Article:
Four Tulare County Sheriff's deputies were called in to investigate, with the result that all seven people plus one other person went to the hospital. None tested positive for anthrax exposure as of Sunday morning, but tests were still ongoing and all eight were being treated with Cipro. 

In Nevada, Gov. Kenny Guinn said a third anthrax test on a letter sent from Malaysia to a Microsoft office in Reno came back positive, but added that the risk to public health was "very, very low." 

Four of six Microsoft employees who may have touched the contaminated letter tested negative for anthrax Sunday, Nevada health officials said.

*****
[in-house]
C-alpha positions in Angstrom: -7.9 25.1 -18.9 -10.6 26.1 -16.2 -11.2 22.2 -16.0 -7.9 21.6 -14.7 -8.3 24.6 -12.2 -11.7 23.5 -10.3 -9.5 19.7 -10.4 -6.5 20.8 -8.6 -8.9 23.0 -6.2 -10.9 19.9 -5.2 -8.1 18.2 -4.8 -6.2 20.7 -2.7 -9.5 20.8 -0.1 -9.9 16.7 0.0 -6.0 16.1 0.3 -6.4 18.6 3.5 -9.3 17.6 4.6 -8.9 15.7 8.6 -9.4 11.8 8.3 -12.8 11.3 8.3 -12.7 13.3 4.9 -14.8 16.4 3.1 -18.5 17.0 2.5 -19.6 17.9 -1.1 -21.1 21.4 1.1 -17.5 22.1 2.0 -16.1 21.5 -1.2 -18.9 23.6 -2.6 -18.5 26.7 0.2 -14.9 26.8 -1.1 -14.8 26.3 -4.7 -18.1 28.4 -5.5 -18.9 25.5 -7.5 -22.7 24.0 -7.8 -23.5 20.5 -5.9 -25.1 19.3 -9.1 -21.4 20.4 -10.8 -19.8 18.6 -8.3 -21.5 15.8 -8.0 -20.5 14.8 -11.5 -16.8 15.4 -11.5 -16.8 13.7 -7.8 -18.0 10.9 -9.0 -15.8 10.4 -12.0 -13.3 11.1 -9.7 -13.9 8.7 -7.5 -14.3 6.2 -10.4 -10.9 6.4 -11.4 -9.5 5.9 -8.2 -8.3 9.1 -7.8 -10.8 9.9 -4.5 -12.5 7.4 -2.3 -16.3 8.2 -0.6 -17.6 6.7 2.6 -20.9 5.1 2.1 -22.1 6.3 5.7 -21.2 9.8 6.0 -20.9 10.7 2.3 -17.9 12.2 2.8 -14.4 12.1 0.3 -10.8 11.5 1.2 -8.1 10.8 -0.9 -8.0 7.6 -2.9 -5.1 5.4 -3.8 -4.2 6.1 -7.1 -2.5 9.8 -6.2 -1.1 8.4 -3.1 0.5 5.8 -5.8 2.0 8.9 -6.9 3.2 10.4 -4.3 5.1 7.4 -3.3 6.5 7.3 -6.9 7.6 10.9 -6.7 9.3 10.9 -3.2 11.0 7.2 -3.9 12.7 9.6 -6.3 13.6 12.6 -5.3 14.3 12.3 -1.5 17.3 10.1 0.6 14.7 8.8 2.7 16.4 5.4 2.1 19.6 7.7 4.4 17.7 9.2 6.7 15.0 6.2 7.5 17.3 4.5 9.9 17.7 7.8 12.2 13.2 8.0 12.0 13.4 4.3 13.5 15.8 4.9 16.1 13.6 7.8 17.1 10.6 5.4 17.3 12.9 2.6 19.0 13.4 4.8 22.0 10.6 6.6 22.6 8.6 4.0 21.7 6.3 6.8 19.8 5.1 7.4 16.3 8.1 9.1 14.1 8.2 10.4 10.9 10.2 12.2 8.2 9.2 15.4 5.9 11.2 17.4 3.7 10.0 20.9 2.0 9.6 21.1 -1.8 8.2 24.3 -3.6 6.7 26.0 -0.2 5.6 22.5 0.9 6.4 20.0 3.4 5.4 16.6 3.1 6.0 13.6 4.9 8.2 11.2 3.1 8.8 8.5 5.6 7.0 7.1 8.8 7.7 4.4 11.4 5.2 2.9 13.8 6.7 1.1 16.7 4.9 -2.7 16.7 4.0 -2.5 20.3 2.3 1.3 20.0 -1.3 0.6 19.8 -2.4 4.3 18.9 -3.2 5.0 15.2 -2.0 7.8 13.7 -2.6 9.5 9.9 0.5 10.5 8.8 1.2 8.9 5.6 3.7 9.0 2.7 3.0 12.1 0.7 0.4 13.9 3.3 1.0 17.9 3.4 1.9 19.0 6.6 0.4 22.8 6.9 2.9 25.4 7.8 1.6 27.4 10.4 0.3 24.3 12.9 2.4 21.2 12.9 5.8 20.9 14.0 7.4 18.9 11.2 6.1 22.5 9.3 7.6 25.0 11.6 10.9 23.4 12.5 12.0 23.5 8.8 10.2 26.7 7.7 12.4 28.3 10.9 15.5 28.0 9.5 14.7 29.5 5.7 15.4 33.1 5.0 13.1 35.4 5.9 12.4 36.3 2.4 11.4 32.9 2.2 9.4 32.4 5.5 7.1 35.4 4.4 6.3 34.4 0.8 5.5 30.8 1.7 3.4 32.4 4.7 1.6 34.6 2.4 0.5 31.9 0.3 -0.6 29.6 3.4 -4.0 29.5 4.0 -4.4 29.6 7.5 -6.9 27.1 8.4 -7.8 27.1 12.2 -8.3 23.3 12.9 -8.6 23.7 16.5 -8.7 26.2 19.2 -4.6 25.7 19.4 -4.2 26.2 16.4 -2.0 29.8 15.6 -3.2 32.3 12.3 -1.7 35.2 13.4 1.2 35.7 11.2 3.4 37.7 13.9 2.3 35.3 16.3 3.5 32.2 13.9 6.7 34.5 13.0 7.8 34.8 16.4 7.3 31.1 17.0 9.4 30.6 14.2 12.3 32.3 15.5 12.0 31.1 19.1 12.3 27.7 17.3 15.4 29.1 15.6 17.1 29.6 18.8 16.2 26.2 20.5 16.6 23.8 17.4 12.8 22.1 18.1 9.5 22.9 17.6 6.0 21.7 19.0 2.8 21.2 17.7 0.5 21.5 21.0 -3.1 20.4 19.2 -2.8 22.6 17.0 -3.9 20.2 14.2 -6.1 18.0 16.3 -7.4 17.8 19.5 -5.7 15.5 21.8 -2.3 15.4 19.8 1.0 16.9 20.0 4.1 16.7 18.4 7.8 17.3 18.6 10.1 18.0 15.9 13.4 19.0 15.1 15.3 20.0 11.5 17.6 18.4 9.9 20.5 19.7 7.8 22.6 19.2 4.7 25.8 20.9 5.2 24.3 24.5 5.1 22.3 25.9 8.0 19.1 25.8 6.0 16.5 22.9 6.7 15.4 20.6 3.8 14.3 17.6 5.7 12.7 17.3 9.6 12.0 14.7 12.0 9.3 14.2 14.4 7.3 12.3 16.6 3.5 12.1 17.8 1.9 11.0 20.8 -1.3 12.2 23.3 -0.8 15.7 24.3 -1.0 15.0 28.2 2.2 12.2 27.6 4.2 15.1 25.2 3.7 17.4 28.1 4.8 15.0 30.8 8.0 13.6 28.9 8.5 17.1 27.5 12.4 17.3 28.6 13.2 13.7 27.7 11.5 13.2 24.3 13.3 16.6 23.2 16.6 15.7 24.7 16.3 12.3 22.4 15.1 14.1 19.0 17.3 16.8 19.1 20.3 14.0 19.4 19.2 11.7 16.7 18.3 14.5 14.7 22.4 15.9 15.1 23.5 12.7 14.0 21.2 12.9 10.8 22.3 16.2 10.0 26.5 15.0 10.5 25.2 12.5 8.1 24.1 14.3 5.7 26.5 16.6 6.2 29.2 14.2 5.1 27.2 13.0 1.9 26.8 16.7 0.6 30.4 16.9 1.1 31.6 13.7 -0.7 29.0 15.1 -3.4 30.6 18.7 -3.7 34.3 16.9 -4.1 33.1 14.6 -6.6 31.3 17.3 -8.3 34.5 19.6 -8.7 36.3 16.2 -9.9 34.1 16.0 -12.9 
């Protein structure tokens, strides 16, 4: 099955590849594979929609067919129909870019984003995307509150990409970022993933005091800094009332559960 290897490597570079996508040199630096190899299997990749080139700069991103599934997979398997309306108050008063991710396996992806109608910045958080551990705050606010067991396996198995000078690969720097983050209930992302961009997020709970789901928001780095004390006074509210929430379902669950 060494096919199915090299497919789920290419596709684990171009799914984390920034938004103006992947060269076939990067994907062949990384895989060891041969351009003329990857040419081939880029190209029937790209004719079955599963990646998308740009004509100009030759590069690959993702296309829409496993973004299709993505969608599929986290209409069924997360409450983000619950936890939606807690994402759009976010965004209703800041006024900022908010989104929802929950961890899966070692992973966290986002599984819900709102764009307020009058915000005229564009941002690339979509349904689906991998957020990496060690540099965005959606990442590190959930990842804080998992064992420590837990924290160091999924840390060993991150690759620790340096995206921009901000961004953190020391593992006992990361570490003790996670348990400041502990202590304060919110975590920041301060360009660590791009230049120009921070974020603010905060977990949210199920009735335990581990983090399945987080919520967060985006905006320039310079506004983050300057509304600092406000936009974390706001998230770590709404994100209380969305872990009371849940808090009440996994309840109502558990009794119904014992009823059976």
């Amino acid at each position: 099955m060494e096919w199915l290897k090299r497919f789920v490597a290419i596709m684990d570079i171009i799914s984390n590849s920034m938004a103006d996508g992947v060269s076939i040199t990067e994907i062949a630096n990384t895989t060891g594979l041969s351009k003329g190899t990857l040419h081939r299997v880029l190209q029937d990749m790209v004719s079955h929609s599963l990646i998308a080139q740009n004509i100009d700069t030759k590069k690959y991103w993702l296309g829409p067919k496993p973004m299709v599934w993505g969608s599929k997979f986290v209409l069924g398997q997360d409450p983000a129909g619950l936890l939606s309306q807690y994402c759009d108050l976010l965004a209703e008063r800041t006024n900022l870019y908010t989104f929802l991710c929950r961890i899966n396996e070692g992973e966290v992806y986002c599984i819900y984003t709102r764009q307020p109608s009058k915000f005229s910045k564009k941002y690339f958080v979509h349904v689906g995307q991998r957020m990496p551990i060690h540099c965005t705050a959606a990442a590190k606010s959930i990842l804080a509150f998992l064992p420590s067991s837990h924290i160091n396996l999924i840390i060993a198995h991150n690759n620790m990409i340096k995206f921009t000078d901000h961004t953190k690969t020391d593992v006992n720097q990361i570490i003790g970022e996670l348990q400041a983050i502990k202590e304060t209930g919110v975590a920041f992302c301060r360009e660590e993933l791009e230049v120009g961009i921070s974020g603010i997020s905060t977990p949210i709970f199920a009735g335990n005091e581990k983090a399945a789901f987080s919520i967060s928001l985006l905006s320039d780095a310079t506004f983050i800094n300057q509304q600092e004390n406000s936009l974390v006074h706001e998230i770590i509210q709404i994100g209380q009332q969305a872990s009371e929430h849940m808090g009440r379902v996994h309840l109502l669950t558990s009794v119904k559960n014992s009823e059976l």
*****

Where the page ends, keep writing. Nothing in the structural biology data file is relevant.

Final test results for two others exposed to the letter won't be known until Monday, said Washoe County health officer Barbara Hunt. Preliminary tests on their nasal swabs were also negative for the bacteria.

All six people — five Microsoft employees and a family member — had some form of contact to the letter sent to the Reno office. So far, no one has tested positive for the disease or become ill.

In Malaysia, federal police spokesman Benjamin Hasbie said authorities had begun investigating the matter, but they are waiting for U.S. intelligence through official channels. 

"We realize that this is a serious thing," Hasbie told The Associated Press. "We are looking into this. We can give our fullest cooperation, but we need solid evidence to step up our investigation." 

An envelope with a powdery substance on the outside was found in the mail at CBS News' Washington bureau Saturday. The envelope was turned over to the FBI, and tests were negative for anthrax, CBS News spokeswoman Sandy Genelius said. 

The Associated Press contributed to this report